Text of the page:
Weruva Cat Food Review

weruva_review

If you’ve read this blog for any length of time, you know that I’m passionate about species-appropriate nutrition for cats. Cats are obligate carnivores, and they need meat not only to survive, but to thrive. The optimal diet for a cat is a properly formulated raw, home-cooked or grain-free canned diet. Cats shouldn’t eat dry food; even the grain-free dry varieties are too high in carbohydrates.

You can find many of the articles I’ve written about this topic in the Feline Nutrition section right here on this site. I also provide one-on-one consultations if you need help with transitioning your cat to a healthier diet.

What I look for in a food I feed and recommend

  • Protein is listed as the first ingredient on the label, and the meat/poultry used is fit for human consumption. If the meat is organic, that’s even better.
  • The food is grain-free (no rice, barley, or any other grains. Even though these are considered healthy in human nutrition, cats’ digestive tracts are not designed to digest the unnecessary carbs).
  • The food does not contain by-products, corn, soy, or any other fillers.

I am often asked what brands I recommend, and you can find a small list of recommended brands in my post The Best Food For Your Cat: My Recommendations. The brands listed are foods I have thoroughly researched, and feed to Allegra and Ruby. One of the brands I recommend and like is Weruva.

Weruva recently sent us a very generous sampling of some of their products. Since I rarely accept food for review, the girls were super excited when I opened the box!

Weruva_cat_food

Why I like Weruva

The first thing I like about Weruva is that they don’t even make any dry food. I also like that you can actually recognize the ingredients in their canned formulas. I had asked for chicken and turkey flavors only – I limit fish to only an occasional special treat. Their chicken dinners look like the chicken fricassee my mother used to make!

According to the company, all of their formulas are produced in a human food facility using many of the ingredients and processes that are used in products made for people. Their  base proteins of chicken, beef and fish include only top quality muscle  meat, such as white breast chicken, whole tuna loins and select cuts of beef.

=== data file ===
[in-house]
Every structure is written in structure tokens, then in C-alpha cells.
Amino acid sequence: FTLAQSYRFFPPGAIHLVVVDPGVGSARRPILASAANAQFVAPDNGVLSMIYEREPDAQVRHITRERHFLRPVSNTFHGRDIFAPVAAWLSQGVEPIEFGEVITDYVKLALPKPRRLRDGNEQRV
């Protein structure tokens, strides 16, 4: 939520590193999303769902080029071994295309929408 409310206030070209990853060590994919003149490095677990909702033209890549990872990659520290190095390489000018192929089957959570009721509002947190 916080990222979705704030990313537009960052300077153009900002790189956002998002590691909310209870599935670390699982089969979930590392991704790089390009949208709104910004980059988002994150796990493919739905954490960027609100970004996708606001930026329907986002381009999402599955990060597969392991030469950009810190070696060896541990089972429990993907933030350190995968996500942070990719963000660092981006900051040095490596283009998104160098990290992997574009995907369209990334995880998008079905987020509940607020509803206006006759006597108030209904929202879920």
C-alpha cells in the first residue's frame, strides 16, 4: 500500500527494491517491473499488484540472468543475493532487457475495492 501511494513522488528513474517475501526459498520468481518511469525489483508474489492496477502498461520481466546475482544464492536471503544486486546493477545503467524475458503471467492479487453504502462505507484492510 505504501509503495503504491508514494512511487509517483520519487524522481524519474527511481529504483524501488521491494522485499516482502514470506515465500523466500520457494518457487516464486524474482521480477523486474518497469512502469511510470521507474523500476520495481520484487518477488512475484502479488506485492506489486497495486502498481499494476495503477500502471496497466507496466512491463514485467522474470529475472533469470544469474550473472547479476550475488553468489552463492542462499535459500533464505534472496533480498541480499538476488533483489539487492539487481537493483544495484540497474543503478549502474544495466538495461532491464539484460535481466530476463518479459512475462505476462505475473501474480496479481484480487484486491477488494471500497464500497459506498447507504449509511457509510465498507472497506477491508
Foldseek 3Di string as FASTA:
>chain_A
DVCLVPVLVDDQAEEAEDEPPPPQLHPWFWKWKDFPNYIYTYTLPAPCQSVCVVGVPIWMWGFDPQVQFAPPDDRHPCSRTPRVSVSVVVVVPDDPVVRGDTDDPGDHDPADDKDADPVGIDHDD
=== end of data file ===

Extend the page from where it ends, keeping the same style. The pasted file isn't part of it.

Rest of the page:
But as with any cat food, the true test is whether your cats will eat it. “Eating” may not be the right word to use in this context: Allegra and Ruby practically hoover up their Weruva meals. I alternate raw food with canned food, and of all the canned food I feed, Weruva is the paws down favorite, with Fowl Ball being a particular favorite at our house.

We got to test the new Cats in the Kitchen Pouches and Canned formulas, and they were all a big hit. I love that they have no vegetables at all in them, it’s all meat. Some of Weruva’s Cat Cuisine formulas do contain small amounts of vegetables and my girls usually just eat around them. These formulas are also slightly higher in carbs, so I prefer to use the all meat ones (and the girls are not complaining!).

Weruva_cat_treats

We also received a can of their new freeze dried chicken treats, which proved to be a big hit as well.

Weruva addresses a few concerns I have about the diets

There are a few things I don’t like about Weruva, and I discussed my concerns with David Forman, one of the company’s owners.

Their diets are made in Thailand.

I generally prefer foods that are manufactured in the US. David Forman explained: “Our foods are produced in a facility in Thailand that also makes food for people around the world, including the US and the strict EU and Japan. Similar to our USDA, there is a branch in Thailand called the Department of Livestock Development (DLD). The chickens we source in Thailand are part of an Animal Welfare Standard that sets forth ethical treatment guidelines that helps protect livestock and cattle at the farm, during transport and at the time of processing. Thailand is the 3rd or 4th largest poultry producer in the world for human consumption with much of it exported…so there is heavy regulation by the Thai government to ensure the ethical treatment of animals as well as high processing standards. The diets of the chickens is non-GMO.”

The taurine, and a few of the minerals, are sourced in China.